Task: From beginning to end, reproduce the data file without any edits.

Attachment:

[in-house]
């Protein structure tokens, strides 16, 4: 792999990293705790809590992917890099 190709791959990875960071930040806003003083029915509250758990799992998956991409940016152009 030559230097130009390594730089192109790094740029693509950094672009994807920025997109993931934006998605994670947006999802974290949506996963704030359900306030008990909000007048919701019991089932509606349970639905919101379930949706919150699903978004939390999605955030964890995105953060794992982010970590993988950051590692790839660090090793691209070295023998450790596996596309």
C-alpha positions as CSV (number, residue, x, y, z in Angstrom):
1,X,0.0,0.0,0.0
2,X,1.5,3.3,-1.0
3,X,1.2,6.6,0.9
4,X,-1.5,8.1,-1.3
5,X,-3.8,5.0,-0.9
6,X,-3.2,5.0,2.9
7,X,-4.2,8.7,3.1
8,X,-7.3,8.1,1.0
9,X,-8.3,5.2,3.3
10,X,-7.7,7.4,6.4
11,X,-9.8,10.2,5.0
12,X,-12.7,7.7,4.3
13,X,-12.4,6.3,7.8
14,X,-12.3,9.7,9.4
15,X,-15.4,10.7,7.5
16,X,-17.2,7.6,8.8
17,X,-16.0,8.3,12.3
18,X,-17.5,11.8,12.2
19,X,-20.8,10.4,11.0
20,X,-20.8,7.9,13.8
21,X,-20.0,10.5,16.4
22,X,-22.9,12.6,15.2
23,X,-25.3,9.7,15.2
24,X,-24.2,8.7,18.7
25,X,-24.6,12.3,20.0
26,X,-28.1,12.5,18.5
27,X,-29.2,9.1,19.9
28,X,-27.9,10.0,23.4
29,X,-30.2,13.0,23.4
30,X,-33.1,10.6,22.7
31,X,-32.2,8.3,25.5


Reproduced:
[in-house]
């Protein structure tokens, strides 16, 4: 792999990293705790809590992917890099 190709791959990875960071930040806003003083029915509250758990799992998956991409940016152009 030559230097130009390594730089192109790094740029693509950094672009994807920025997109993931934006998605994670947006999802974290949506996963704030359900306030008990909000007048919701019991089932509606349970639905919101379930949706919150699903978004939390999605955030964890995105953060794992982010970590993988950051590692790839660090090793691209070295023998450790596996596309």
C-alpha positions as CSV (number, residue, x, y, z in Angstrom):
1,X,0.0,0.0,0.0
2,X,1.5,3.3,-1.0
3,X,1.2,6.6,0.9
4,X,-1.5,8.1,-1.3
5,X,-3.8,5.0,-0.9
6,X,-3.2,5.0,2.9
7,X,-4.2,8.7,3.1
8,X,-7.3,8.1,1.0
9,X,-8.3,5.2,3.3
10,X,-7.7,7.4,6.4
11,X,-9.8,10.2,5.0
12,X,-12.7,7.7,4.3
13,X,-12.4,6.3,7.8
14,X,-12.3,9.7,9.4
15,X,-15.4,10.7,7.5
16,X,-17.2,7.6,8.8
17,X,-16.0,8.3,12.3
18,X,-17.5,11.8,12.2
19,X,-20.8,10.4,11.0
20,X,-20.8,7.9,13.8
21,X,-20.0,10.5,16.4
22,X,-22.9,12.6,15.2
23,X,-25.3,9.7,15.2
24,X,-24.2,8.7,18.7
25,X,-24.6,12.3,20.0
26,X,-28.1,12.5,18.5
27,X,-29.2,9.1,19.9
28,X,-27.9,10.0,23.4
29,X,-30.2,13.0,23.4
30,X,-33.1,10.6,22.7
31,X,-32.2,8.3,25.5